These past two weeks I have been spoiled. My friend Brett came to visit me from America. It was so nice to travel with someone and not get hassled-though I am sure he would tell you differently. We ran into our fair share of attempted pickpocketer’s in Dakar and had numerous beggars at the local market. To be a traveler in West Africa, you must be confident and forceful if you ever want to survive.
We traveled though Dakar and The Gambia for 2 weeks. In Senegal we ate some great food, hiked around Goree and N’Gor islands and shopped at the local market. The Mediterranean style architecture and the old slave houses were remarkable to explore on Goree Island. While at N’Gor we spent a day at the Endless Summer surf house hanging out with the laid back locals. It was great to be on vacation, but oh, how I couldn’t wait to show him the “real” Africa. The next day we were off on the day long roller coaster ride to The Gambia.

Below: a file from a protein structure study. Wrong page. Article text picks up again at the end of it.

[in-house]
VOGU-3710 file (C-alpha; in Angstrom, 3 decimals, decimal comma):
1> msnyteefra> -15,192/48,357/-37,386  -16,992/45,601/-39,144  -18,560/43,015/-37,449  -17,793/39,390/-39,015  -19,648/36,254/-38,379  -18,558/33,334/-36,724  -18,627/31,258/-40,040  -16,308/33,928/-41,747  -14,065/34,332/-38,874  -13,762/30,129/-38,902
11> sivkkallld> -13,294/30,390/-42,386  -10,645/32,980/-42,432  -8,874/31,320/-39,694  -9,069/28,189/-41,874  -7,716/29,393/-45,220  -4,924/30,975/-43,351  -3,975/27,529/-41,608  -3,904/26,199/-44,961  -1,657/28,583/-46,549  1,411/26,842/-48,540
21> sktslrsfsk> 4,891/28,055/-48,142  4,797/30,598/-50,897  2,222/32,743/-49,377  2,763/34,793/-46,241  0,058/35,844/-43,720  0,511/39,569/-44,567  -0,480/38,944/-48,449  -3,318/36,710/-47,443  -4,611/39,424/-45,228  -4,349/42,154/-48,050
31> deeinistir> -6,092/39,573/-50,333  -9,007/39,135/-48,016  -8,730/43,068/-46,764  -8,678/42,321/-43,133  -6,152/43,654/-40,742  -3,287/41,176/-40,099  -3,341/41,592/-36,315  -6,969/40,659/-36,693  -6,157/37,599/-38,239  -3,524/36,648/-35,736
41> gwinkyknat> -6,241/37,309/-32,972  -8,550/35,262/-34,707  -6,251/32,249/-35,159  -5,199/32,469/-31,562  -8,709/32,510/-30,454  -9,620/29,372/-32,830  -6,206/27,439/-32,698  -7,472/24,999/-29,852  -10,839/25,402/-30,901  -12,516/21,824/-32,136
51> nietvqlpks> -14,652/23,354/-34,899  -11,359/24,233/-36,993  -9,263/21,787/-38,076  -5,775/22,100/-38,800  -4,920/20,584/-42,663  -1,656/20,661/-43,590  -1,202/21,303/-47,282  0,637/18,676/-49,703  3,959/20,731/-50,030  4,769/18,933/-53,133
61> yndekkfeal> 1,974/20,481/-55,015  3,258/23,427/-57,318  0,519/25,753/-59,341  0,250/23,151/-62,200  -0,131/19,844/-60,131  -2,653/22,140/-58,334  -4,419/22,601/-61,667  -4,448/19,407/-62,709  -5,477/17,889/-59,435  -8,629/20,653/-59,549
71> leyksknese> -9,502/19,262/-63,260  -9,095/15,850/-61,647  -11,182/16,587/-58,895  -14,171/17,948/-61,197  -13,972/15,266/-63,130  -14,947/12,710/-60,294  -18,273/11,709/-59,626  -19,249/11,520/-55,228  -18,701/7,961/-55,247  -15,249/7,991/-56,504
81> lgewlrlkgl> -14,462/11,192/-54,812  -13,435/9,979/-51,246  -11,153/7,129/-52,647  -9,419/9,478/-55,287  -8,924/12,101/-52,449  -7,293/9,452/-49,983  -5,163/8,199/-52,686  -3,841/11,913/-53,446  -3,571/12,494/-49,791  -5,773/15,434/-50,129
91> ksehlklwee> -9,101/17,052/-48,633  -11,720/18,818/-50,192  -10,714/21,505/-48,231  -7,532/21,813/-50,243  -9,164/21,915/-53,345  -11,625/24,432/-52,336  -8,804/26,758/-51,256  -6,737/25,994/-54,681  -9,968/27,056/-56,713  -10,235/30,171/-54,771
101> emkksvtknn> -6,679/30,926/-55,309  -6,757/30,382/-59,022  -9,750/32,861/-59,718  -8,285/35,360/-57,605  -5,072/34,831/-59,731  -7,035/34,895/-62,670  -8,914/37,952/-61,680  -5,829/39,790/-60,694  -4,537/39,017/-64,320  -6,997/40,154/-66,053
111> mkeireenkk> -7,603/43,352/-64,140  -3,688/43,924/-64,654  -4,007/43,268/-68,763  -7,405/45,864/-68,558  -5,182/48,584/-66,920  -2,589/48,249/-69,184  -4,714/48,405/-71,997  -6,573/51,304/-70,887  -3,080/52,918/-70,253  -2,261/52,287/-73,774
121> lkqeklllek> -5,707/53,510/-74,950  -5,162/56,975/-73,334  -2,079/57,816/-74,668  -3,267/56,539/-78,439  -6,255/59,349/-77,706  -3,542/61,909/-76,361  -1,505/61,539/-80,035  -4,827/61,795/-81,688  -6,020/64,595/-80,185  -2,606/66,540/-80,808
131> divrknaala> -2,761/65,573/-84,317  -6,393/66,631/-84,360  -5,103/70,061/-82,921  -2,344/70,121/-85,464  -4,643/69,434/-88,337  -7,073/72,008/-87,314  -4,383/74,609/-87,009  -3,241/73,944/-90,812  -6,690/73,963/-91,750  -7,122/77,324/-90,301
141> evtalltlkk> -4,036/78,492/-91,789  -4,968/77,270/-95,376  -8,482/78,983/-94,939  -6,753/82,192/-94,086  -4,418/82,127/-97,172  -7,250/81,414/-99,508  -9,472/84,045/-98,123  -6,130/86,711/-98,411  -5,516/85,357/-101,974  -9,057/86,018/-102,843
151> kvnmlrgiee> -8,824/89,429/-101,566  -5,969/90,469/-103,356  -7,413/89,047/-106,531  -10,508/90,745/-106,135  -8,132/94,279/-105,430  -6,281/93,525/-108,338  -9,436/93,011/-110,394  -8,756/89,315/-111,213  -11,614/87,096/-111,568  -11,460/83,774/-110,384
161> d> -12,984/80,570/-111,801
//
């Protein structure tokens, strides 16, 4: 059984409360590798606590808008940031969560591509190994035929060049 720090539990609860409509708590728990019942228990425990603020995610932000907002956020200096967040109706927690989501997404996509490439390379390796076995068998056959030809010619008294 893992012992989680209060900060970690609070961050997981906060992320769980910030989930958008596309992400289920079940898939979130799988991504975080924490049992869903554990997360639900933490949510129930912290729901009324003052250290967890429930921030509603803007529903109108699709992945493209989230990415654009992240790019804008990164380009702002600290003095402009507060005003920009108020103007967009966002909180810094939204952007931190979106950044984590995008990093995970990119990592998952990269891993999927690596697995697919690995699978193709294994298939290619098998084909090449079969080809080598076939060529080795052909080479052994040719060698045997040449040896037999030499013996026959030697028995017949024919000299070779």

While in The Gambia we traveled to my village. This is my first visitor here and my host family greeted him with open arms. The children gathered daily around my screen door to see my stranger. We hosted a disco one night and watched the children work in thebush to gather palm leaves to make the fence. My host brother killed a chicken in his honor while my mother cooked us macaroni over the open fire. It was very encouraging for me to
have a guest in the village that I have lived in the past year. All of